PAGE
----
Homes, restaurants, offices, businesses of all sorts have been heavily damaged and in some cases ruined.
Downtown is the center of the oil & gas business, as well as tons of other commerce conducted here. Office towers sit empty with no power, and no prospect of having power for days or longer, their lower levels a mess of brown water and debris.
Mayor Naheed Nenshi has asked Calgary residents to reduce tap water use. The water supply is safe to drink, but the water processing plants have been strained to their limits and output is reduced. This is due to the huge amount of silt and debris entering the water system, which taxes the capacity of the entire system to output clean water. City council has implemented emergency restrictions on outdoor use of fresh water (gardening, washing cars, etc.), and asked residents to reduce clothes washing, dishwashers, and so on.
The Calgary Stampede, an annual rodeo and fair known internationally, is scheduled to begin in less than two weeks. It takes place at the Stampede/exhibition grounds, which was badly flooded, and remains partly flooded to this moment. There are many buildings and venues on site, including a grandstand, and the Saddledome, a 17,000 seat arena.
Yesterday, we began reading reports that the Saddledome had been flooded. First reports were that water inside had risen to the 10th row of seating, then the 14th. The playing surface, and some of the seating, are actually below outside ground level, as the entire structure was designed and built that way (and is probably quite common in arenas around the world).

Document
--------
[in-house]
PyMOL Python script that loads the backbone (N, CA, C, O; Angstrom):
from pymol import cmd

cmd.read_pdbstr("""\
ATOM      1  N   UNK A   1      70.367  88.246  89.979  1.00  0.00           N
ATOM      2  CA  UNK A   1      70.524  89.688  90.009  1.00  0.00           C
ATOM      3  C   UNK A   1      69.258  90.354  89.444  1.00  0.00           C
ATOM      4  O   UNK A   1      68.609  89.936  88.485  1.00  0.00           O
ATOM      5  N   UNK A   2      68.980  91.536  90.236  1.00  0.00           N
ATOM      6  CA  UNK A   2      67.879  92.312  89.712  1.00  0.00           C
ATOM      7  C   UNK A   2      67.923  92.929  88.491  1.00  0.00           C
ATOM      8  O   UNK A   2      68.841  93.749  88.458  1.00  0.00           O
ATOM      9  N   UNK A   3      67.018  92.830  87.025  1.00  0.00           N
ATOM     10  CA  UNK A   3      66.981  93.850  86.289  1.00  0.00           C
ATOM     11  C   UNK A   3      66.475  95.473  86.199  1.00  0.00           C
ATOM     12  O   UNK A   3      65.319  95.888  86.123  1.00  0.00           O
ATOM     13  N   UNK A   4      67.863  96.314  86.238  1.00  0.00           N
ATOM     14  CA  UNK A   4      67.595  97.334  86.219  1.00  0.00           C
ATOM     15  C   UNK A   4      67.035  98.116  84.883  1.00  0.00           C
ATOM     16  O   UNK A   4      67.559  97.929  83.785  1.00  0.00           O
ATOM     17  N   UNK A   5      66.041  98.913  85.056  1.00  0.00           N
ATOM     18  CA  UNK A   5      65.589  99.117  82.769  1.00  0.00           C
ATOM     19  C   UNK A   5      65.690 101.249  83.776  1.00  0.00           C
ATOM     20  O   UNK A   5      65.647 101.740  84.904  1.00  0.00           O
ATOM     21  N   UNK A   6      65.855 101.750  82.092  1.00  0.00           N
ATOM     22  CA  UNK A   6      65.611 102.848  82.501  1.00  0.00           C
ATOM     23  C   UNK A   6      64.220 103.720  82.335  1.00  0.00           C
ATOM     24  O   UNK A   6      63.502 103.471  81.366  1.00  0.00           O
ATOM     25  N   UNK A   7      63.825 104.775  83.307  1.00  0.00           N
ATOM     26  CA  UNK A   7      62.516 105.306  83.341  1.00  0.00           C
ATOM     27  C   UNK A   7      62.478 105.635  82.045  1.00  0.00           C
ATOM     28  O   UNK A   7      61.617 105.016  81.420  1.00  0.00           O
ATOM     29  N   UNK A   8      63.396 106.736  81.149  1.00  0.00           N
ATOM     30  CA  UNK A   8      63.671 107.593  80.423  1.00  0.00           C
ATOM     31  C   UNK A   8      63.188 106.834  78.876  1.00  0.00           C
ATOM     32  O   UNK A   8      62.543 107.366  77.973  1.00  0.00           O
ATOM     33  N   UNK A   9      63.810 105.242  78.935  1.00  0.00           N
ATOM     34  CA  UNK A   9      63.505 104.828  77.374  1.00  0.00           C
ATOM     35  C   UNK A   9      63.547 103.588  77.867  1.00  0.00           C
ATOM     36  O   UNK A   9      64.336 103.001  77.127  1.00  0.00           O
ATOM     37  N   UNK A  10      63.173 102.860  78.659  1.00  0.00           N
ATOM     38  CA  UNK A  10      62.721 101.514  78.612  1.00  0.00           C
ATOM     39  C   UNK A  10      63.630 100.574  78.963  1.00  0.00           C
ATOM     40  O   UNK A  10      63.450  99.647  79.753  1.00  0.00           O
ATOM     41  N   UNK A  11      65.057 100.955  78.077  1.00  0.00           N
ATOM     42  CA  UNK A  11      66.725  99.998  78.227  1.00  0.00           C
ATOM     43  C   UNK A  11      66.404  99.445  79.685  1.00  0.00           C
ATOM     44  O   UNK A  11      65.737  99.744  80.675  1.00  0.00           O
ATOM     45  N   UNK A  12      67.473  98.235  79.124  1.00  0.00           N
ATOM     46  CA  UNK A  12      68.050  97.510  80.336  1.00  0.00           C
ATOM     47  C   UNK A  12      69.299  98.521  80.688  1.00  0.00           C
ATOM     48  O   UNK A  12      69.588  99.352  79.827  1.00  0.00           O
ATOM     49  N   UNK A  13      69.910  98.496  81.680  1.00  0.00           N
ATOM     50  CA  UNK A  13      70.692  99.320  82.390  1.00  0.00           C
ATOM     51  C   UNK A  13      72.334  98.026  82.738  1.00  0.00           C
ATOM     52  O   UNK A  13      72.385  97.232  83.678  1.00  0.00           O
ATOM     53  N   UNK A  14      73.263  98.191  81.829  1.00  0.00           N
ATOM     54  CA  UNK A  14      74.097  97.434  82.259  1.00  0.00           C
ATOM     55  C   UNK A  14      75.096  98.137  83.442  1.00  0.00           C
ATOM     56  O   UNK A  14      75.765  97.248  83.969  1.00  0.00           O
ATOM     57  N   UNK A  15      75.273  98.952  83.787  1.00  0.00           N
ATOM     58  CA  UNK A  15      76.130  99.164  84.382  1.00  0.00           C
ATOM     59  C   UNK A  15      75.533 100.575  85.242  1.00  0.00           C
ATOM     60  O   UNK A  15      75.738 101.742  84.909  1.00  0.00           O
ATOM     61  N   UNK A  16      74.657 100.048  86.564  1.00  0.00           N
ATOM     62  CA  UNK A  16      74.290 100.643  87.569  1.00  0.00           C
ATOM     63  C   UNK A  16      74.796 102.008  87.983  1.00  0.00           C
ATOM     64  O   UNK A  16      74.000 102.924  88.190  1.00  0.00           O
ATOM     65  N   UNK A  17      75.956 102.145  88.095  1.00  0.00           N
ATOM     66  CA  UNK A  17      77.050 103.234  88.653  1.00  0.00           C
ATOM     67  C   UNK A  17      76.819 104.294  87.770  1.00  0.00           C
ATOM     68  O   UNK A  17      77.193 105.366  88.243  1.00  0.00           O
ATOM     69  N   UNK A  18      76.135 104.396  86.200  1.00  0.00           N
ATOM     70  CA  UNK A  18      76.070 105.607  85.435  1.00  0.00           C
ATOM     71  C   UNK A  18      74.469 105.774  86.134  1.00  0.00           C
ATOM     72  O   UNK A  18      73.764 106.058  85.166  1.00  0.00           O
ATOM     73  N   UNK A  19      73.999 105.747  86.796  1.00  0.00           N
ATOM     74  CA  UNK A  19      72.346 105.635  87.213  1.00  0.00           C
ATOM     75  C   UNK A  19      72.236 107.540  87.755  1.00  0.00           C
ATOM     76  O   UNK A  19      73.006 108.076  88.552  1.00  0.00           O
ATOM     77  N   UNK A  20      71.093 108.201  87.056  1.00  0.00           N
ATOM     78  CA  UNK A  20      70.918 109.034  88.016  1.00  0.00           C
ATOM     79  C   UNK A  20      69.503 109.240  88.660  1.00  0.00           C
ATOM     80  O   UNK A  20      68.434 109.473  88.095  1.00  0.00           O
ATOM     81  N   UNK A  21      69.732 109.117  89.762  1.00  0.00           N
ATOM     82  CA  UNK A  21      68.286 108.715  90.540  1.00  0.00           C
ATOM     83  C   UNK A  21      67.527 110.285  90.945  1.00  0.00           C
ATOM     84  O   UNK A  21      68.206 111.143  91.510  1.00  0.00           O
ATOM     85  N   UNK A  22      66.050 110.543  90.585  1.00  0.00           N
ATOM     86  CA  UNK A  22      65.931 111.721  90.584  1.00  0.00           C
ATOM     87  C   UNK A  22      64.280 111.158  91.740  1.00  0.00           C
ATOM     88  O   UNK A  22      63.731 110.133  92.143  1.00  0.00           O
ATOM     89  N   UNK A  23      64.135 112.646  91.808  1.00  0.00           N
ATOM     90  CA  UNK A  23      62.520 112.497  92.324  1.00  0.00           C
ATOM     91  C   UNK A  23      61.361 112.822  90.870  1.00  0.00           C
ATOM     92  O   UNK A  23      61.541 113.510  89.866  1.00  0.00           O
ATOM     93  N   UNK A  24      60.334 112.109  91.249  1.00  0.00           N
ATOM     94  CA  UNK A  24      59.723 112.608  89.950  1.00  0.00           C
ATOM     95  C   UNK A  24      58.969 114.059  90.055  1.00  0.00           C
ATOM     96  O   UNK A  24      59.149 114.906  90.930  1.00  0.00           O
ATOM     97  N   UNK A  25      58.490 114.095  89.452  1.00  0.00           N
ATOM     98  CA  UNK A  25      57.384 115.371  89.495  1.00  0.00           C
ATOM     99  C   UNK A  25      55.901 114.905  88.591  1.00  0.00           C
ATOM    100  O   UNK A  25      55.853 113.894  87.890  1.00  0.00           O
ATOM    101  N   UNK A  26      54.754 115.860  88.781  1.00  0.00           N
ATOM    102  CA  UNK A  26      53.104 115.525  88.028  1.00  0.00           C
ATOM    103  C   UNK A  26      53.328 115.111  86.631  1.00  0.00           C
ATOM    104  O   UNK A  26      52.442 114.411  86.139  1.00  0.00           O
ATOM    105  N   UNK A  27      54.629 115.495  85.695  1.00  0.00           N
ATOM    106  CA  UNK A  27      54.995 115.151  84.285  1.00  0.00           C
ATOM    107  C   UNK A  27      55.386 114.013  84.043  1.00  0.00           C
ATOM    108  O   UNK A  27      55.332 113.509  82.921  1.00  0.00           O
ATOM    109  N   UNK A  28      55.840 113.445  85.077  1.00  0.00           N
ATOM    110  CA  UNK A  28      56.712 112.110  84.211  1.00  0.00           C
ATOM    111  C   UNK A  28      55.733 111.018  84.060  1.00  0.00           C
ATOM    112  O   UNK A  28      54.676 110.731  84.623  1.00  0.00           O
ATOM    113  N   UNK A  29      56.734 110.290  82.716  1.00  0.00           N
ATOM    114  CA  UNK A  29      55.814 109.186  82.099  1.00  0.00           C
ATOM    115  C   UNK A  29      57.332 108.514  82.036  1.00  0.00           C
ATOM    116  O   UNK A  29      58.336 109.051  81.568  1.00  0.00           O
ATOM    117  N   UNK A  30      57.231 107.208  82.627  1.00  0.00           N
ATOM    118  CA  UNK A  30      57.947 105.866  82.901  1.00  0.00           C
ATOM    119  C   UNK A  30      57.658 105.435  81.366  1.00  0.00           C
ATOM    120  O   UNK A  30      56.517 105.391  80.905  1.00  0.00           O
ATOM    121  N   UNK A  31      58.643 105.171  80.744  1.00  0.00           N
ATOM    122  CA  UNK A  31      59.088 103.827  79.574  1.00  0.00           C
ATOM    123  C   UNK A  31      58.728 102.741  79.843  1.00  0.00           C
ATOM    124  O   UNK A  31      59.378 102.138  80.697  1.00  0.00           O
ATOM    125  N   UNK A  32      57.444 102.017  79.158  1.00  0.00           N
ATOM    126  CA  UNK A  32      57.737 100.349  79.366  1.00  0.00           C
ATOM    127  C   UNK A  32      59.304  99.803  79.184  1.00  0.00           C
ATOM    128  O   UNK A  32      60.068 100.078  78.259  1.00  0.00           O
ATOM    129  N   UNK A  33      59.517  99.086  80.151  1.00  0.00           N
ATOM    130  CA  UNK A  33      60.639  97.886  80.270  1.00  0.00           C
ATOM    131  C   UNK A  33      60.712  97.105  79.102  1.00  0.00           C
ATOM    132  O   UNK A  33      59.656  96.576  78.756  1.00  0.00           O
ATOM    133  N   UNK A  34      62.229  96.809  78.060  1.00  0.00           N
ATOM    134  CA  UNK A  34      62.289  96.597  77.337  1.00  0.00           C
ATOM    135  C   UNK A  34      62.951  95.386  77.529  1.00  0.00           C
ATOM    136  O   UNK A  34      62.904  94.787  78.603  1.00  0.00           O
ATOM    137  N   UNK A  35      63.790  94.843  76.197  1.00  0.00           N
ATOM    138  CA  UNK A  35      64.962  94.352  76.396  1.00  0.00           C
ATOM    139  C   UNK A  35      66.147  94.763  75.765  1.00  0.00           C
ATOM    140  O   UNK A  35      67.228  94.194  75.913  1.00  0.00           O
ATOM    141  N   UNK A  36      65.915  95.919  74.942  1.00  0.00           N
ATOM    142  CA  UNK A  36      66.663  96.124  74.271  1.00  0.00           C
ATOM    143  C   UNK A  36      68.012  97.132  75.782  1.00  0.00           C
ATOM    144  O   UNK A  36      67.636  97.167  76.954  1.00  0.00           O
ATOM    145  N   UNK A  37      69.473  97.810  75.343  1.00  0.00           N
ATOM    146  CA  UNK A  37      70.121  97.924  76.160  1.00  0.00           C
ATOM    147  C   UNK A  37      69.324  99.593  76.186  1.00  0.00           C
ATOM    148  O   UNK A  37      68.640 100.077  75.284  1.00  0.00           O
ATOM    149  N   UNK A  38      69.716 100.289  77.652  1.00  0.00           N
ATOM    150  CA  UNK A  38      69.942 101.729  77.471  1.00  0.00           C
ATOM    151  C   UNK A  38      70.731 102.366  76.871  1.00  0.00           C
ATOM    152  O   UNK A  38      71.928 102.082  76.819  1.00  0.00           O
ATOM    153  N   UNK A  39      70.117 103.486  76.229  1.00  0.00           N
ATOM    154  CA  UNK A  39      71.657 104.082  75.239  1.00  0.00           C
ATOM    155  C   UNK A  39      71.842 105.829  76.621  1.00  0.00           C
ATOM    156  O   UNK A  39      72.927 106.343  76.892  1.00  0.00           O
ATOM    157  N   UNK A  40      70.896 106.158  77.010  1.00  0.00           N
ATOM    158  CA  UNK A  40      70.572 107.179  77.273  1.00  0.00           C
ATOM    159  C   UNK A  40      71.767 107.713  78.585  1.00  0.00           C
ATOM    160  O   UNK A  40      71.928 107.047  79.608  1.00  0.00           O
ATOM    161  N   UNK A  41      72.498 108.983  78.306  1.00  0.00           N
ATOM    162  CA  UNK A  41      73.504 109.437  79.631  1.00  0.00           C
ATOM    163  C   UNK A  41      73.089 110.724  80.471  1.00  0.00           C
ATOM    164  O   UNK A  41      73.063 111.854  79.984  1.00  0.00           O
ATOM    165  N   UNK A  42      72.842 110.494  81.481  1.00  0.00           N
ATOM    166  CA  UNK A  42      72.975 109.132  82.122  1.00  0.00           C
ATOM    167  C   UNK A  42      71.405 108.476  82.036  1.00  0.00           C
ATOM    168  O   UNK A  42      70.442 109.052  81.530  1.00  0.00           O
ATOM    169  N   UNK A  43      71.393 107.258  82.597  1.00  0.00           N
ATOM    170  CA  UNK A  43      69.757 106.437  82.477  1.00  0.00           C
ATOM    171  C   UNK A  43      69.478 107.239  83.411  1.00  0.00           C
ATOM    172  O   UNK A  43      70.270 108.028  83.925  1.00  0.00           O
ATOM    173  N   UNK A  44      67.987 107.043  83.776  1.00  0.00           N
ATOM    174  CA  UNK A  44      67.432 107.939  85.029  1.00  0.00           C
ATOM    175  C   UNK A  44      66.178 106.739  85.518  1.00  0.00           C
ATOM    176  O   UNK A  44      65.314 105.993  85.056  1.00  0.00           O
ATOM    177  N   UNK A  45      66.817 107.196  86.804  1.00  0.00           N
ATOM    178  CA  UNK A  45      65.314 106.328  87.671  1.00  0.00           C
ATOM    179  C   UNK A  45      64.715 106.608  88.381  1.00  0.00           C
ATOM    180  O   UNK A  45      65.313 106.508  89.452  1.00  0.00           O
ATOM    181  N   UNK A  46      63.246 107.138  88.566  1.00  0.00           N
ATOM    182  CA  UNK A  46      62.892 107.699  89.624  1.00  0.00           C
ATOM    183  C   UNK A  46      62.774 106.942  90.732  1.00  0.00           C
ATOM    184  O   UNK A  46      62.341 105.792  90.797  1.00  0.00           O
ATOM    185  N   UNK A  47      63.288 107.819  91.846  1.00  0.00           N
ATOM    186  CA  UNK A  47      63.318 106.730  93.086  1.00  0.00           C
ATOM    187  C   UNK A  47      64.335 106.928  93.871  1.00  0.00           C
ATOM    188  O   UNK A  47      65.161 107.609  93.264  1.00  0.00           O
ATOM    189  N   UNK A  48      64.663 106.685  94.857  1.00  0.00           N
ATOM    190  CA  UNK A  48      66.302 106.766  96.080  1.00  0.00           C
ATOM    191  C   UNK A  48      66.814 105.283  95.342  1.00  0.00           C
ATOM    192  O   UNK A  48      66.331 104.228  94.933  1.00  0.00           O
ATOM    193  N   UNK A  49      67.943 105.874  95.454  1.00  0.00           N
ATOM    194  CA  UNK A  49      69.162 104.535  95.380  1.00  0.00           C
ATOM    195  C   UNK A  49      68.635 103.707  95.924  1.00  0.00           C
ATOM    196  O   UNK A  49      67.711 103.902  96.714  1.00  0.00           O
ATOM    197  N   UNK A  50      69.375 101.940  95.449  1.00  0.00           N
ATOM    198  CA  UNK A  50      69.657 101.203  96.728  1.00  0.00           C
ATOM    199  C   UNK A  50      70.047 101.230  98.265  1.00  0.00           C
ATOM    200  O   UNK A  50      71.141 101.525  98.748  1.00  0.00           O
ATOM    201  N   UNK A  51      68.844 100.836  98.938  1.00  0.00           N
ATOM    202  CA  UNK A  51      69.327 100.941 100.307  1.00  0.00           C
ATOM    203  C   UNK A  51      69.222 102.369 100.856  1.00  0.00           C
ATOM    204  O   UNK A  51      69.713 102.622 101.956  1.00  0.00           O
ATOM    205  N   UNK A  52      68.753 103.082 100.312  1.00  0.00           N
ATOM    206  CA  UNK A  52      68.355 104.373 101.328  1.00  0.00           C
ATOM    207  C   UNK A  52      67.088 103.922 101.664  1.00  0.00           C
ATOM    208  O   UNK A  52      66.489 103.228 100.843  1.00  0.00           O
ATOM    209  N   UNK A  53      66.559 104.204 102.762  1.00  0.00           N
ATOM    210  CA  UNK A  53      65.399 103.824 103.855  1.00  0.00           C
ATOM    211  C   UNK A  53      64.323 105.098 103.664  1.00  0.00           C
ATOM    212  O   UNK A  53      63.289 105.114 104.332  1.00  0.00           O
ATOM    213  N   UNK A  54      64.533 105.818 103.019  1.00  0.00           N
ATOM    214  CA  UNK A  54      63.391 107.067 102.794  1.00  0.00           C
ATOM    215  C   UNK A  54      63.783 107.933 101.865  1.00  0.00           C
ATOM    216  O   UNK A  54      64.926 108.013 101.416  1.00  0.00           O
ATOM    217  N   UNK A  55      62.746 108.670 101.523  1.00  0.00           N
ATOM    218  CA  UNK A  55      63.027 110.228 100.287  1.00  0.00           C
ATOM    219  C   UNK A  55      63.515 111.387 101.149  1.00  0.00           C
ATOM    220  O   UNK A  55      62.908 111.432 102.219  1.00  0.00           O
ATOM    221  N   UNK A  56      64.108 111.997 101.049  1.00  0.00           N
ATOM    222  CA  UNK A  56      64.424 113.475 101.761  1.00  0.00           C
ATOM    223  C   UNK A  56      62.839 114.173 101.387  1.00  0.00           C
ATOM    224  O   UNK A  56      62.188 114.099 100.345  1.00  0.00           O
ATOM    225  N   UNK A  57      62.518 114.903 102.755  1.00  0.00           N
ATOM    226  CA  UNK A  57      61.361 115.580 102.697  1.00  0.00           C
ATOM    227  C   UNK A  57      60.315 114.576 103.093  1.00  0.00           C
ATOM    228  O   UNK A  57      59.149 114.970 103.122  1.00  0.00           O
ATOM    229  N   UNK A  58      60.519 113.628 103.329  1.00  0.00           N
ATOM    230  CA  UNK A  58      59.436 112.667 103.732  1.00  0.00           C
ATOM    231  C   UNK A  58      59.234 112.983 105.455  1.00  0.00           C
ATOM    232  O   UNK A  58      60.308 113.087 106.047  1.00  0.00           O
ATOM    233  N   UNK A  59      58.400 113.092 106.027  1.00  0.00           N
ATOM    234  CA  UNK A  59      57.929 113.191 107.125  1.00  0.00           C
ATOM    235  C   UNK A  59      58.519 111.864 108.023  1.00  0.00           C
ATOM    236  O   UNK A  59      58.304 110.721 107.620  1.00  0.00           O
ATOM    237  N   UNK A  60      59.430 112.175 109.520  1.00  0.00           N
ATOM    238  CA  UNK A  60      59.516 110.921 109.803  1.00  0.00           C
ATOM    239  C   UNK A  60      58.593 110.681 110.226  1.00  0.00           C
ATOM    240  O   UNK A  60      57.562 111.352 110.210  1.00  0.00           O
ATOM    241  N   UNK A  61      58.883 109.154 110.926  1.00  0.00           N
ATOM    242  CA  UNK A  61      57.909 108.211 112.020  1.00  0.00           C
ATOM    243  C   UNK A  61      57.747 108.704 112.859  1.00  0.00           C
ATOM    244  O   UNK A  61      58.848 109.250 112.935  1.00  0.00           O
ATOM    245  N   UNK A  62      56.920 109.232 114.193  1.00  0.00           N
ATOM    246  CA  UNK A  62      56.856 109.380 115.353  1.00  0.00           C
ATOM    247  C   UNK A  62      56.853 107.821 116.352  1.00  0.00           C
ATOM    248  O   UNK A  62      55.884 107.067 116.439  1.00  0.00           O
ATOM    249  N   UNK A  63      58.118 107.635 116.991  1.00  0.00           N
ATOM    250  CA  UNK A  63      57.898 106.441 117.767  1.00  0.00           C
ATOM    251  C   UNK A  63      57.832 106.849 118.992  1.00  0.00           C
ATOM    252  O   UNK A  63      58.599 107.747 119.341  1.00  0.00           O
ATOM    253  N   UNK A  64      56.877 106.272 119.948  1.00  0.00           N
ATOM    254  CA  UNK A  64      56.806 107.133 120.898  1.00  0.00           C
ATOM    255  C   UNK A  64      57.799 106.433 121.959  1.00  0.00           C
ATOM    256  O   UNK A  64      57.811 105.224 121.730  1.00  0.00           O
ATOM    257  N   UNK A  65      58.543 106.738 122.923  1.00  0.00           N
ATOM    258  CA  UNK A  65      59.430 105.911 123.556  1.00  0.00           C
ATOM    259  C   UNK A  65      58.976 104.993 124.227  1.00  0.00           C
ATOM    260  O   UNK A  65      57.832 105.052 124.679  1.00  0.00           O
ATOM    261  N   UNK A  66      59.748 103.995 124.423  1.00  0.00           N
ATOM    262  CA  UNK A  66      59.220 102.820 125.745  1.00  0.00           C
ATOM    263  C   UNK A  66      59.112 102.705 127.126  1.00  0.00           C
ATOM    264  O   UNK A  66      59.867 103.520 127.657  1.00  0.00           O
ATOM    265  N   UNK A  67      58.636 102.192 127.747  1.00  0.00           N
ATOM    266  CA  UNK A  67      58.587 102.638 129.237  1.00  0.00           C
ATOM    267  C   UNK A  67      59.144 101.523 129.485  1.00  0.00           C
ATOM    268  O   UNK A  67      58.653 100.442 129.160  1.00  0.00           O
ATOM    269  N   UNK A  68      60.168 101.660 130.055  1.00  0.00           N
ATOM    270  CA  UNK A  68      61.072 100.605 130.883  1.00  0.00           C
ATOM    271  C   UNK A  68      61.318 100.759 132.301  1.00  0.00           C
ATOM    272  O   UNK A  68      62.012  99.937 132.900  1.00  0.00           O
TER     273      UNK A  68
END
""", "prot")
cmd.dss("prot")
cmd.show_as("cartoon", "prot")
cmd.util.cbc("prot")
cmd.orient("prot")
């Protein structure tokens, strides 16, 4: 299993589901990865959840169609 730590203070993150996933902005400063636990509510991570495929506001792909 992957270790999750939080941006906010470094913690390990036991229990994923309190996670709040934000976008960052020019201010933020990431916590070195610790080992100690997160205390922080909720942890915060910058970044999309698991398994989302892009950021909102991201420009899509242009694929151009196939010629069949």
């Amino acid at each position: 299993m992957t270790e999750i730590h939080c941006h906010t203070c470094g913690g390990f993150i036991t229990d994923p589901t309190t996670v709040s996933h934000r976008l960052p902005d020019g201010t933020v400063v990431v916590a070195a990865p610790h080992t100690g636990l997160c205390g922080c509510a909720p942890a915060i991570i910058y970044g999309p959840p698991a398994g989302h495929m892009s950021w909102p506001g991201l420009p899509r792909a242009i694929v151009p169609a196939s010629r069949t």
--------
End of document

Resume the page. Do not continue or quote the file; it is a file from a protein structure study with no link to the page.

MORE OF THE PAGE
Today, Ken King, president of the Calgary Flames, and NHL hockey team, said of the state of Saddledome "It's a total loss". It's not entirely clear what he meant by those words, as he also went on to say, "We're going to be ready for the opening of the season", which is three months away.
To be sure, there is major water damage inside the arena. The players' dressing rooms were totally flooded, and a control room for the Jumbotron, with millions of dollars worth of electronic equipment, is completely ruined.
One might question whether 3 months is enough time to repair for hockey; but upcoming events related to the Stampede are a different matter. KISS is among the headline acts scheduled to play in that arena, about 2 weeks from now; perhaps Gene Simmons can bring along hip waders.
Pictures from inside the dome, as it exists now, are also on the Calgary Herald's website, in this story.
All in all, there's just so much bad news for so many people around here. I'm one of the lucky ones. My neighbourhood is high and dry, and we have had no local flooding.
The Canadian Red Cross is accepting donations, and so far has raised a couple of million dollars in cash.
The last major flood here, in 2005, resulted in about $400 million damage. The water flow this time around is said to be about 3 times worse than 2005. It's too early to tally up the damage, but $400 million sounds like the proverbial drop in the bucket.